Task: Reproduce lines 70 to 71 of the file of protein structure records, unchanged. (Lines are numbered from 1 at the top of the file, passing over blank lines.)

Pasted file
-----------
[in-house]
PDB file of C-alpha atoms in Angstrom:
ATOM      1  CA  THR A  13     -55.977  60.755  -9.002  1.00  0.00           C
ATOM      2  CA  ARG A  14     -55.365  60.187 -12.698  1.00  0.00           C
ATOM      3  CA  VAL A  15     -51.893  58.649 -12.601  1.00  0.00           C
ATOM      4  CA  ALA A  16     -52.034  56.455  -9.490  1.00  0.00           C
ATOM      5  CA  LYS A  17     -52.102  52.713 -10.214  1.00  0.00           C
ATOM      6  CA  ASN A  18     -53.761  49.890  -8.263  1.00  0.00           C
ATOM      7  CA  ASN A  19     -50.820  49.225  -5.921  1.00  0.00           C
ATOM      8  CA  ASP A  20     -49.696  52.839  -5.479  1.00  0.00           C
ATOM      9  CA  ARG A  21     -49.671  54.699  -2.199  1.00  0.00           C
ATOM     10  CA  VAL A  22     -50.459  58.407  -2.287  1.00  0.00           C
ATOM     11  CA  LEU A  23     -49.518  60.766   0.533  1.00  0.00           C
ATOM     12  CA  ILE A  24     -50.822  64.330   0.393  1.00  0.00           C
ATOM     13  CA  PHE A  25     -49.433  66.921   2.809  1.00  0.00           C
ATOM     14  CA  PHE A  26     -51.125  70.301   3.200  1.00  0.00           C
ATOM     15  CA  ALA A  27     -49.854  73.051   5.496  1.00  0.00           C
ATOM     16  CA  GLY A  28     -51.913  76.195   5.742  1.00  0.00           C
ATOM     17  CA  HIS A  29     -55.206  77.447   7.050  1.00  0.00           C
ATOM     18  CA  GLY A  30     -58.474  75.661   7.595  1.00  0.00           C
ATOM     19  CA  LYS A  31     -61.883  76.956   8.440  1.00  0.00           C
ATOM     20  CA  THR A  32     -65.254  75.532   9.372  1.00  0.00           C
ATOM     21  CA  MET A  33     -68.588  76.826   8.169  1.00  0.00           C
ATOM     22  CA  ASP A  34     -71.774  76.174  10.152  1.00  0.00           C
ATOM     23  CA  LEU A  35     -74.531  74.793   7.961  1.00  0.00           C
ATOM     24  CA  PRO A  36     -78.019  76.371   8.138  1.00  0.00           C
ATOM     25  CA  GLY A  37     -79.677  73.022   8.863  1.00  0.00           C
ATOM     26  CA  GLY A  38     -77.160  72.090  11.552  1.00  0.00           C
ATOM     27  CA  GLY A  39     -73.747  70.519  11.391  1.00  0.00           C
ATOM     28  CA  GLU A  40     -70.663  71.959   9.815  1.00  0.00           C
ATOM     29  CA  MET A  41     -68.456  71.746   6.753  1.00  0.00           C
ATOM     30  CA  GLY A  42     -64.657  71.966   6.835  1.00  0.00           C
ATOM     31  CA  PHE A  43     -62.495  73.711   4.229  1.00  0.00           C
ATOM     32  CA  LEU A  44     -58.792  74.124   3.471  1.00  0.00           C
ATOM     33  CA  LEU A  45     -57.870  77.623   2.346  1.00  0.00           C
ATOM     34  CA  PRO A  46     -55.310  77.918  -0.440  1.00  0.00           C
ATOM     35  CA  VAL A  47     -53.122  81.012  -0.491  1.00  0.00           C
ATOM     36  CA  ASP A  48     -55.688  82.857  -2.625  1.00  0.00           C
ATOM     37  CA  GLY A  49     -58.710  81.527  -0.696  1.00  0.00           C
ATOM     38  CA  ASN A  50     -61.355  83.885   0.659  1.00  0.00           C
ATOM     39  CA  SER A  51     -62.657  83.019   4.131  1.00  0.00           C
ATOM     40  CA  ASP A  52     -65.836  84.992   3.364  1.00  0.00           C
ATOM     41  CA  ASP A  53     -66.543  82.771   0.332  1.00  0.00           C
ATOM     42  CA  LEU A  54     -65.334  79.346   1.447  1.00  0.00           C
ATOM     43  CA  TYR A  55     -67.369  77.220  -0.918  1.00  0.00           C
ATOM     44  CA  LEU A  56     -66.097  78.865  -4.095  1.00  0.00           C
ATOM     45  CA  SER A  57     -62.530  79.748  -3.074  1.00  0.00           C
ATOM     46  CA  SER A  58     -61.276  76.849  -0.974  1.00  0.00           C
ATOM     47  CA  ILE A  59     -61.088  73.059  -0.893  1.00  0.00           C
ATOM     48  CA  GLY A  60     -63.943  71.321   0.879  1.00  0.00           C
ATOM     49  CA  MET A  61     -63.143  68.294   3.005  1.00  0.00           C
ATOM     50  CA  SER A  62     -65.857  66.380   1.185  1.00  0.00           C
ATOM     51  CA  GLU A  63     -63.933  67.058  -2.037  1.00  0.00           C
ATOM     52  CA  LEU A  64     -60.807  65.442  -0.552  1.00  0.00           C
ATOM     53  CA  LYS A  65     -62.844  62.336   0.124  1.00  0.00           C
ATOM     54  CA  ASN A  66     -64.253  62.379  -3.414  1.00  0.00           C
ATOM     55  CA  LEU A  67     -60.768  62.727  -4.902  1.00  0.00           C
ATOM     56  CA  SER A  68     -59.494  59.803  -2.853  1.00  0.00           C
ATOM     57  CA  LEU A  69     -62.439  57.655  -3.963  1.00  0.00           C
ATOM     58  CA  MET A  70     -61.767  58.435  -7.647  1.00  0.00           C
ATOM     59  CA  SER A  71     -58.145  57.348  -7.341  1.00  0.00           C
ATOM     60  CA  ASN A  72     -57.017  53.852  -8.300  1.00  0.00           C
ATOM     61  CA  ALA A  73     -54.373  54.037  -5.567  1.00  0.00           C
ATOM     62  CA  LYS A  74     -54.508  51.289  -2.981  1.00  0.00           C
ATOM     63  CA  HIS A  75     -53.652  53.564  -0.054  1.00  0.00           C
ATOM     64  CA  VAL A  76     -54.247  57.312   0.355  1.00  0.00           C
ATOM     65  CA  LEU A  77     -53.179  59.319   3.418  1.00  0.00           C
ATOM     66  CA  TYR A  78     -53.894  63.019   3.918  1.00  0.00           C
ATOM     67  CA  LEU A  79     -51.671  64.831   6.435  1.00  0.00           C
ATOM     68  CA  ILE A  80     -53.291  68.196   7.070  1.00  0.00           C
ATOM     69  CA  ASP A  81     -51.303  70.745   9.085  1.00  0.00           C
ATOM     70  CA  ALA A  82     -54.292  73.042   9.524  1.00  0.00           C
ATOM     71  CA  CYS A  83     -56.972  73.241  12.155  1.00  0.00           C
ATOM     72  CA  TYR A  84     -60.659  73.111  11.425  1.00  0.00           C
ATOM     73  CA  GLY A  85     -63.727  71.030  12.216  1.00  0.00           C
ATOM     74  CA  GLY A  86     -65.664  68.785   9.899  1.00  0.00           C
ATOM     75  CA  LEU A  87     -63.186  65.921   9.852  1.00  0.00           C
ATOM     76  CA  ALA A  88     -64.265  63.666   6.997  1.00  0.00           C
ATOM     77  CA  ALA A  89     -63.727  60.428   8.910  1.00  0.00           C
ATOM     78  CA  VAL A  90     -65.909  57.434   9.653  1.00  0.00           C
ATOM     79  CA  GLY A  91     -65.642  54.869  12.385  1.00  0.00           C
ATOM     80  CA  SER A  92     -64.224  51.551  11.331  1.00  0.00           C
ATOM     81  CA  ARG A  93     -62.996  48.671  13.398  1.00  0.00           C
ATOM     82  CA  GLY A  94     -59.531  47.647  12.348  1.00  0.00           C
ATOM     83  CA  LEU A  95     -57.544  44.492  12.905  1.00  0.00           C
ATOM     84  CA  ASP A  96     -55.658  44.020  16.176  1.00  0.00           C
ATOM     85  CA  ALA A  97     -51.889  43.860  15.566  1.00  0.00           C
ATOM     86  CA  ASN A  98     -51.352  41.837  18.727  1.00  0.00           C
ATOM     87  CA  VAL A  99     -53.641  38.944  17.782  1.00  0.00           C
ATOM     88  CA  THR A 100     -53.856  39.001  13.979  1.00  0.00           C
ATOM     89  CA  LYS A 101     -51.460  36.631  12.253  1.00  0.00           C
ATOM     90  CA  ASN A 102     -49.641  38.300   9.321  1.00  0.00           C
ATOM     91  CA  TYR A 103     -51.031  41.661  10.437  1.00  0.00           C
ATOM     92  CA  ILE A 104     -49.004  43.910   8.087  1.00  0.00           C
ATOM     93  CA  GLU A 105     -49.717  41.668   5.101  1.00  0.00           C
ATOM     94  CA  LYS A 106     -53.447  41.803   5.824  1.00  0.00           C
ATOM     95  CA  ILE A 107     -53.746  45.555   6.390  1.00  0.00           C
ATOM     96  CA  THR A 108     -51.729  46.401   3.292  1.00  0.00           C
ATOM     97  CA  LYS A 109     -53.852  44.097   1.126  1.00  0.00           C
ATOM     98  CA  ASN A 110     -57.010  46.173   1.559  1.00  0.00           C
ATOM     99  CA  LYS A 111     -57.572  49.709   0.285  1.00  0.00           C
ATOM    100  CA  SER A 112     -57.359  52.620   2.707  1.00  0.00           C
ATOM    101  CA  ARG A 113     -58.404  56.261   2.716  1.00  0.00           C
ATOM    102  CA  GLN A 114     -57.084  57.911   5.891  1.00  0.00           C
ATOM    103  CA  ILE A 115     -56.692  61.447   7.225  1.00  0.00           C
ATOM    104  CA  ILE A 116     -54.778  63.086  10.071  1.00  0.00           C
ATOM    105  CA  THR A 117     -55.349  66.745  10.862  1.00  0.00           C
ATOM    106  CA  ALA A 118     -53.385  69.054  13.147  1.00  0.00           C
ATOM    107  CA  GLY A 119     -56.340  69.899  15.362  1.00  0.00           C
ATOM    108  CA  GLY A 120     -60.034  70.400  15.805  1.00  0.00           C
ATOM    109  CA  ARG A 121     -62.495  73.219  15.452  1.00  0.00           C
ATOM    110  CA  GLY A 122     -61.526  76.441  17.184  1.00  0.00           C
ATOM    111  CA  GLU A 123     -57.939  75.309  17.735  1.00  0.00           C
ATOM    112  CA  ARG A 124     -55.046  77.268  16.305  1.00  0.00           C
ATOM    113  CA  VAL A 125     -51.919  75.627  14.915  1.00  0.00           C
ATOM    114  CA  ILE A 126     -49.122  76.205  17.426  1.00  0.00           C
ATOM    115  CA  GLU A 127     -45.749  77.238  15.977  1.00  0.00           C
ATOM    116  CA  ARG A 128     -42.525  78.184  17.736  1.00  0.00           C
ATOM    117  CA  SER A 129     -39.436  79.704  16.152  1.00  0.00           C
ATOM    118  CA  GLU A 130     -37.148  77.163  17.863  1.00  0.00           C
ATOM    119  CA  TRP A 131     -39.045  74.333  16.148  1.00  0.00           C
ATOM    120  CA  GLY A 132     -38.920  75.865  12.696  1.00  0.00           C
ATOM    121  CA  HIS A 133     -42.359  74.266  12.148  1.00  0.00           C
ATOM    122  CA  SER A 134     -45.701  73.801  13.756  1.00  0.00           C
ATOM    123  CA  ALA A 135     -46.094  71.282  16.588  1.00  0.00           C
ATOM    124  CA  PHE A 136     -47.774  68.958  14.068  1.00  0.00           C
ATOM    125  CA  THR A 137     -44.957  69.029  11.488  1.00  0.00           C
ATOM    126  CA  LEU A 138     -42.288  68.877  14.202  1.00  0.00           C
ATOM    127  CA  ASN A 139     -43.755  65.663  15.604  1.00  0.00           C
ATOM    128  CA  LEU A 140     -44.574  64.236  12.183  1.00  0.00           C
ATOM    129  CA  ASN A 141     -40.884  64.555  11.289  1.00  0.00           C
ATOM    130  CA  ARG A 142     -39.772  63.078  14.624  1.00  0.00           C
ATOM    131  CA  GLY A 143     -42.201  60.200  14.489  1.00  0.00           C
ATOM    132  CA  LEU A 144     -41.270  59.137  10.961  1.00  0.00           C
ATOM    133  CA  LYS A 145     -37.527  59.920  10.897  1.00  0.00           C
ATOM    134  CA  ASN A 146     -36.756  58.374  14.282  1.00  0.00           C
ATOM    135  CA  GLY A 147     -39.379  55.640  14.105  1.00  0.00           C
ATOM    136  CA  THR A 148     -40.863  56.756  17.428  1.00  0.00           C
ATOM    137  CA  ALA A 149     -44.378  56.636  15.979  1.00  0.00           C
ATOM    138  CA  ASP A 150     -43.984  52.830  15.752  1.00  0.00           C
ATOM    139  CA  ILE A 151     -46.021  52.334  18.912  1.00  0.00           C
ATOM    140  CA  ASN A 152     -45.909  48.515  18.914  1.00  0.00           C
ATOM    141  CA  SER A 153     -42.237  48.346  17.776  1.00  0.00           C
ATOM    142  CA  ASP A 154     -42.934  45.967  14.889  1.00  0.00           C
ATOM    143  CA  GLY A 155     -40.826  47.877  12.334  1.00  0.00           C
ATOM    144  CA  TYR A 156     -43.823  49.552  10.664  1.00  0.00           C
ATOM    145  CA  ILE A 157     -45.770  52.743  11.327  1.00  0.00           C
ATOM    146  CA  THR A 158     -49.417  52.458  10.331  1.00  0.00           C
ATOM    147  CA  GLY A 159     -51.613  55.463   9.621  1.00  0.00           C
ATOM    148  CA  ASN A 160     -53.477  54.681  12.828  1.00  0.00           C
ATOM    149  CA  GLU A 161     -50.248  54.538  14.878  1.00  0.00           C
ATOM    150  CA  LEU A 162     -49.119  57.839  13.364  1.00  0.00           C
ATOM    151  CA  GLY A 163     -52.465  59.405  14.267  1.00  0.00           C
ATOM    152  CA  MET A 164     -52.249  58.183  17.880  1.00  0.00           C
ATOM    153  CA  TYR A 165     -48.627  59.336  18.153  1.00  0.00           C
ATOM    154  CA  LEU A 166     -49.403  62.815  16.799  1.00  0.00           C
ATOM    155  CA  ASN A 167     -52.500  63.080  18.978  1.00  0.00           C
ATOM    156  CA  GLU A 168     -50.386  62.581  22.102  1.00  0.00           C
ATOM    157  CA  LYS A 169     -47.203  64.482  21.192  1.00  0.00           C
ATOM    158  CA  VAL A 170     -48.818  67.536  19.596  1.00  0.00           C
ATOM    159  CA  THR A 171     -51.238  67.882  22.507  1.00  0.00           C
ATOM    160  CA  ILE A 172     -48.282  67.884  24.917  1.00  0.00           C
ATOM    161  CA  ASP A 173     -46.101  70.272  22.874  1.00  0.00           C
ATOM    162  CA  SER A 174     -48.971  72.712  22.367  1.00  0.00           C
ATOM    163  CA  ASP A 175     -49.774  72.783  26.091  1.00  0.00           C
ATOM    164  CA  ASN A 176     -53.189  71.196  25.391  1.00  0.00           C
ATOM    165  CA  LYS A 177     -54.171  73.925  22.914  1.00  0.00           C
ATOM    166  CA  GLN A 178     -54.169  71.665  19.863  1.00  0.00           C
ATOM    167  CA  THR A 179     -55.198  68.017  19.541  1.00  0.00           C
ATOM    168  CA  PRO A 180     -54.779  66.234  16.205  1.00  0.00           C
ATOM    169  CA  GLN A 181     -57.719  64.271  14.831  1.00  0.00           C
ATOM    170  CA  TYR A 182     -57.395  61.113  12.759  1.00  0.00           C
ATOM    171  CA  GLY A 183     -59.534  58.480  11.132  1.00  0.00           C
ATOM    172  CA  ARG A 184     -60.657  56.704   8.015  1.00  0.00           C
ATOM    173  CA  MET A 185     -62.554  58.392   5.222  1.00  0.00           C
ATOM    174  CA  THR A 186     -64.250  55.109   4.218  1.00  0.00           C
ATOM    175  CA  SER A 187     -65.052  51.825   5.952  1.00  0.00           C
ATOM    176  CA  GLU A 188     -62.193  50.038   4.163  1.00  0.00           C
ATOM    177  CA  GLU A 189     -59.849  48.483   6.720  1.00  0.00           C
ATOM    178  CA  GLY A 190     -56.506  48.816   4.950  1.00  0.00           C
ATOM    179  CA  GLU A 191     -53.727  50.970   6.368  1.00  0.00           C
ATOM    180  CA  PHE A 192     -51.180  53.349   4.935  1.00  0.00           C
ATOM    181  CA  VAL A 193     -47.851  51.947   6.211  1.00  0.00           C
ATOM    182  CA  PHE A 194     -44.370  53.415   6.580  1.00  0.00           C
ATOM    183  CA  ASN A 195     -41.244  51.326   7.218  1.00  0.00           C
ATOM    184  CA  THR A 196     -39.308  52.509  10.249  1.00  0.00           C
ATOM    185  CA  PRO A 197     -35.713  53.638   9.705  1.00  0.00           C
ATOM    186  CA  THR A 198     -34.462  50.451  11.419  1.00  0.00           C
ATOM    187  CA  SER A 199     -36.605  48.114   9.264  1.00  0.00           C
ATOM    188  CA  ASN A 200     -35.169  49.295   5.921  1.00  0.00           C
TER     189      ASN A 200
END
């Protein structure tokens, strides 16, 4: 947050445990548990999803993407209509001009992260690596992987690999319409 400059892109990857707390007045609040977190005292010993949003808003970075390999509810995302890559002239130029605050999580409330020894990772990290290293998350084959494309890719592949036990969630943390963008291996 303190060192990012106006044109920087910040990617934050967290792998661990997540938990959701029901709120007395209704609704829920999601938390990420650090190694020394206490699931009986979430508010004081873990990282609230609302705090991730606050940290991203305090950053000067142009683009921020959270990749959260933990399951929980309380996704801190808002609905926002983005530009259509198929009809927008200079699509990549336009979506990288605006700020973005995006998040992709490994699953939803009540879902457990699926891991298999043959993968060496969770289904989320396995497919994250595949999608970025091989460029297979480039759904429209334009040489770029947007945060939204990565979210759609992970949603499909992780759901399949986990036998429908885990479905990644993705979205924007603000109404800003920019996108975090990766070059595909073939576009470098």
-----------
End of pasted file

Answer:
ATOM     68  CA  ILE A  80     -53.291  68.196   7.070  1.00  0.00           C
ATOM     69  CA  ASP A  81     -51.303  70.745   9.085  1.00  0.00           C